The Ruth part was painfully boring. For starters, I hate the name Ruth. It only reminds me of a stiff old fashioned woman in black stockings and a high collared shirt. This Ruth wasn’t exactly that, but she was so boring. There was no emotion in her part of the story. Yes, she was consumed by Nao’s story and worried for the girl, but even that was so stiff and starched.The husband and wife relationship was so formal and awkward, they seemed more like a student and her HOD, discussing garbage gyres, native crows and Schrodinger’s cat. Not that intellectually stimulating conversation between a husband and wife is not allowed, but it was so bleh and academic. Also, there somewow seemed to be no love between them, with her complaining about everything from his illness to life on the island to his cat or getting possessive and confrontational when he understood Nao’s predicament more than she did. In managerese,I could say that Ruth doesn’t offer any value add to the story.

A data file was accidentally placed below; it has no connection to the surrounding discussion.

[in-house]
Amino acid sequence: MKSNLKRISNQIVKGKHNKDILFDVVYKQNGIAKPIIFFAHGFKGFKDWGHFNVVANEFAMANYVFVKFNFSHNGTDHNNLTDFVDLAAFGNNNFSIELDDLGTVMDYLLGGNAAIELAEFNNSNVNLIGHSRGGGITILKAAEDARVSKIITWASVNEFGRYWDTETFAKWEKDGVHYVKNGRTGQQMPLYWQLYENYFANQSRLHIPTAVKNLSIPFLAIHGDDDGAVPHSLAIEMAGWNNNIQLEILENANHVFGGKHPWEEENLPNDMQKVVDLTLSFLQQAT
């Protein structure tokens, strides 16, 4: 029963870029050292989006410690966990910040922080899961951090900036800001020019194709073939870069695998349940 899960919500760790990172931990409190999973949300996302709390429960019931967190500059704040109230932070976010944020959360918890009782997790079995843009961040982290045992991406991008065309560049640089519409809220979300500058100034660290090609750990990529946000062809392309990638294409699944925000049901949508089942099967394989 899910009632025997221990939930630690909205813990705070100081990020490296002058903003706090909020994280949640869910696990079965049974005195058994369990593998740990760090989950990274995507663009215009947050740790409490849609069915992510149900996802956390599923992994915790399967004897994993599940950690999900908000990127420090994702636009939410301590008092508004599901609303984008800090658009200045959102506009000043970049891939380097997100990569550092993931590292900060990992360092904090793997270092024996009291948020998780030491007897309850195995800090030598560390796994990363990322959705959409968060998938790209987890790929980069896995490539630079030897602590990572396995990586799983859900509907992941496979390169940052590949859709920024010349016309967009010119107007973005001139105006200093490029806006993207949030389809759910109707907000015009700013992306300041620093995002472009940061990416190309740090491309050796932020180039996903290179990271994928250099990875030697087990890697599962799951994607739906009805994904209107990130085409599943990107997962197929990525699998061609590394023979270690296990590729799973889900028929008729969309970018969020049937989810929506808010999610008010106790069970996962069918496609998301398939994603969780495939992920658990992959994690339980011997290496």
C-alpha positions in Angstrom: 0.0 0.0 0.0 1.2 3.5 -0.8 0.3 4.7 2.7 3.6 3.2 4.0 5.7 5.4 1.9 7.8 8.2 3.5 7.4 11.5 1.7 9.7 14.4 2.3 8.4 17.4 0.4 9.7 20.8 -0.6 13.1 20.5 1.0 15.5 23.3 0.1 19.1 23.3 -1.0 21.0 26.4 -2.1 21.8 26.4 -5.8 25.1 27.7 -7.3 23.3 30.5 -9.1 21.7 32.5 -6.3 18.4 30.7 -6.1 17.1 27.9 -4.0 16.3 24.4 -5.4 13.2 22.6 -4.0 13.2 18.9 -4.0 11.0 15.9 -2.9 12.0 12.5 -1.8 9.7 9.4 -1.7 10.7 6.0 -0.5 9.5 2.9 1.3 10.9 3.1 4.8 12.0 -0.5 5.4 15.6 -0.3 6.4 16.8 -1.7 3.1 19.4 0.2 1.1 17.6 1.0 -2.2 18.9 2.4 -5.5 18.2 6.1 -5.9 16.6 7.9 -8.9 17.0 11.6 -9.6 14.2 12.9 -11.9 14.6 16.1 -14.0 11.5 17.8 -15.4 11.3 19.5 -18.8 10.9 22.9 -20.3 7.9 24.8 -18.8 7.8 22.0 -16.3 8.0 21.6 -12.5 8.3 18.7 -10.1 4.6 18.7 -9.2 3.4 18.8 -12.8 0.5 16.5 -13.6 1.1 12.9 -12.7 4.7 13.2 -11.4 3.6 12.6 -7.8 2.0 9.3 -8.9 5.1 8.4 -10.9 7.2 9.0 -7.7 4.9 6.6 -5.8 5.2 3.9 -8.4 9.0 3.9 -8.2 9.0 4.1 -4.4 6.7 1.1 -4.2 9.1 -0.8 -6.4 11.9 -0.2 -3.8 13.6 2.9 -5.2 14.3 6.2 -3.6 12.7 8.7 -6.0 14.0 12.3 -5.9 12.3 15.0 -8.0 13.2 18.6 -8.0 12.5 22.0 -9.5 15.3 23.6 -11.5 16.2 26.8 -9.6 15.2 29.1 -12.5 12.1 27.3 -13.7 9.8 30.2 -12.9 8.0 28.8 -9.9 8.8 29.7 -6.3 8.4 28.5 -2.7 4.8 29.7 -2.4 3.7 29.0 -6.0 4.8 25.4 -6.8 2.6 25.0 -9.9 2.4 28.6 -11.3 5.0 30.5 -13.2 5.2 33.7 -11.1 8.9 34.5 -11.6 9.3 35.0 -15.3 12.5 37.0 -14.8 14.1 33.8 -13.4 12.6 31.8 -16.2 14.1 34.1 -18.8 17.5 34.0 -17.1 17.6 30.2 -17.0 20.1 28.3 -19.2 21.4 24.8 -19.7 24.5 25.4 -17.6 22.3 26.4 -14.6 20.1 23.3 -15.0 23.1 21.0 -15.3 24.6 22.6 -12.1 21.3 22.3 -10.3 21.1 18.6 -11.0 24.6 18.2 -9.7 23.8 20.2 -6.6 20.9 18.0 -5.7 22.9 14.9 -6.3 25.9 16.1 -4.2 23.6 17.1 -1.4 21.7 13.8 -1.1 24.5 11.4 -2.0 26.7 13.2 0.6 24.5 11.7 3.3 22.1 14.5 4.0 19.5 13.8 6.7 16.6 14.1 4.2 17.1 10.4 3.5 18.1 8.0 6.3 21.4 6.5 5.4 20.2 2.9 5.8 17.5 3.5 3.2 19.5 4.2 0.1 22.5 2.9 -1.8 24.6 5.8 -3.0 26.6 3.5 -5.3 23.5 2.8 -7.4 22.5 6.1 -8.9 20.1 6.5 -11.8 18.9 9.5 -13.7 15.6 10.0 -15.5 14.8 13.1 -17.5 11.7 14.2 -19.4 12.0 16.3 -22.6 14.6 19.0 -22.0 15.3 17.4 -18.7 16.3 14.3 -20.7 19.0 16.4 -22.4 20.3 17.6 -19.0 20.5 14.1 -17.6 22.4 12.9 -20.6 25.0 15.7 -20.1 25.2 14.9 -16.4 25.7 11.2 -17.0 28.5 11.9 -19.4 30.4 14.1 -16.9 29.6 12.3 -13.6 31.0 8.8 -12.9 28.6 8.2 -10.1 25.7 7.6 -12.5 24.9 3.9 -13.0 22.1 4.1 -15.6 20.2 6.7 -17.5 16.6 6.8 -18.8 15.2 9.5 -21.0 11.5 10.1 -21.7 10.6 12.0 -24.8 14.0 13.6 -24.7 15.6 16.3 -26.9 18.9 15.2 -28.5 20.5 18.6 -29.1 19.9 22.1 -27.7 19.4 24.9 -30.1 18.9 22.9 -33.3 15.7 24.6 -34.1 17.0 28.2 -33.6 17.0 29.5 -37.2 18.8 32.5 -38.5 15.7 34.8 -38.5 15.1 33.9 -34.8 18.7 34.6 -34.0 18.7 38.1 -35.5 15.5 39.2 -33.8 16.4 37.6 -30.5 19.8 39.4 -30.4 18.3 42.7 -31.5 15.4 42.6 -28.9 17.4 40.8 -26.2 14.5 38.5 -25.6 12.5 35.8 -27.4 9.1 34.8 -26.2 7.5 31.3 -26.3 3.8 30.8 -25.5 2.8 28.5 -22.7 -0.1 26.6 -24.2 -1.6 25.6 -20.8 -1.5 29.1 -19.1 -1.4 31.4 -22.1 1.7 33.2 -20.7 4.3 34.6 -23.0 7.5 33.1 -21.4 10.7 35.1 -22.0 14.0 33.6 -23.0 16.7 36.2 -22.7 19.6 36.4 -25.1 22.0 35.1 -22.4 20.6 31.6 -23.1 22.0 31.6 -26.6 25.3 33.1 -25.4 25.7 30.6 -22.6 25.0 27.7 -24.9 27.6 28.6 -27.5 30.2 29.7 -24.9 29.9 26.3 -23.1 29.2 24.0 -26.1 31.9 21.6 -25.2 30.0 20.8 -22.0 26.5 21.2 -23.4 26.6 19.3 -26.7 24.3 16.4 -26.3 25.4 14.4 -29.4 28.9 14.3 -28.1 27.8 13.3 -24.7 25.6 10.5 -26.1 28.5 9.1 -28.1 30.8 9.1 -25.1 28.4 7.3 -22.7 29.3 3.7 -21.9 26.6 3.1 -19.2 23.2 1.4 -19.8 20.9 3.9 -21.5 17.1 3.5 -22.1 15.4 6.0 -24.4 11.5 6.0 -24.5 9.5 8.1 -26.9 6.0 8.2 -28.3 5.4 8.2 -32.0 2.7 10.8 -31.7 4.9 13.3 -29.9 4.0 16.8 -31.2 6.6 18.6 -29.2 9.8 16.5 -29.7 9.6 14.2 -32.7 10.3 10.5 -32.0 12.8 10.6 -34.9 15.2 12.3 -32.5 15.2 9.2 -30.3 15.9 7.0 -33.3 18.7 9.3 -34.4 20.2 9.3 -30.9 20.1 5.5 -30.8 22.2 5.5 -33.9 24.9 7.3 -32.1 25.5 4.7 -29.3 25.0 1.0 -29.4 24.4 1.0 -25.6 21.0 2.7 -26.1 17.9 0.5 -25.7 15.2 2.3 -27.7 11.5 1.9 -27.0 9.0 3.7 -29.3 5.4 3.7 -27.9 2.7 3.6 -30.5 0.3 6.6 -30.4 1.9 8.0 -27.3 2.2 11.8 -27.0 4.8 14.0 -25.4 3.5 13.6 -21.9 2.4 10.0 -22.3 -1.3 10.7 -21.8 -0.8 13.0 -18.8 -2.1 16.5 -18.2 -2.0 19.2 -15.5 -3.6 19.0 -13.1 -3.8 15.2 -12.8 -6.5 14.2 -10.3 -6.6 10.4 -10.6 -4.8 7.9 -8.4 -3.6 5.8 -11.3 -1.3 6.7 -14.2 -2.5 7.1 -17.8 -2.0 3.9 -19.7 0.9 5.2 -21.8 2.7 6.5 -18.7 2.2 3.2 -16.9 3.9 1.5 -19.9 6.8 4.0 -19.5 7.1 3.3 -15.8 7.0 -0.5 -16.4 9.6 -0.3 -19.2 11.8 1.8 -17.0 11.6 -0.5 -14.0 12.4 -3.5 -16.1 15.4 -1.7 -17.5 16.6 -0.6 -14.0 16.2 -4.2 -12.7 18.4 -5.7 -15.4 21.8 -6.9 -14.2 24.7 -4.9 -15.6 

I have to skip analysing the Zen parts. I’m too simple minded to get Zen. That dream scenario went over my head. I have to skip analysing the Quantum physics parts. I’m too unintelligent to get Quantum Physics. I did understand Schrodinger’s cat though, thanks to Sheldon Cooper. There was a lot of Japanese peppered into Nao’s narration, too many footnotes to check. Otaku, Hentai, Ijime, Hikikomori : some of the words that continued to disturb me throughout the book. Japan, you twisted country, if what Nao writes about your people is true, you scare me.  I would have liked more closure, more answers. Less Ruth, more Nao. But overall I liked the book. I’d try another Ruth Ozeki sometime soon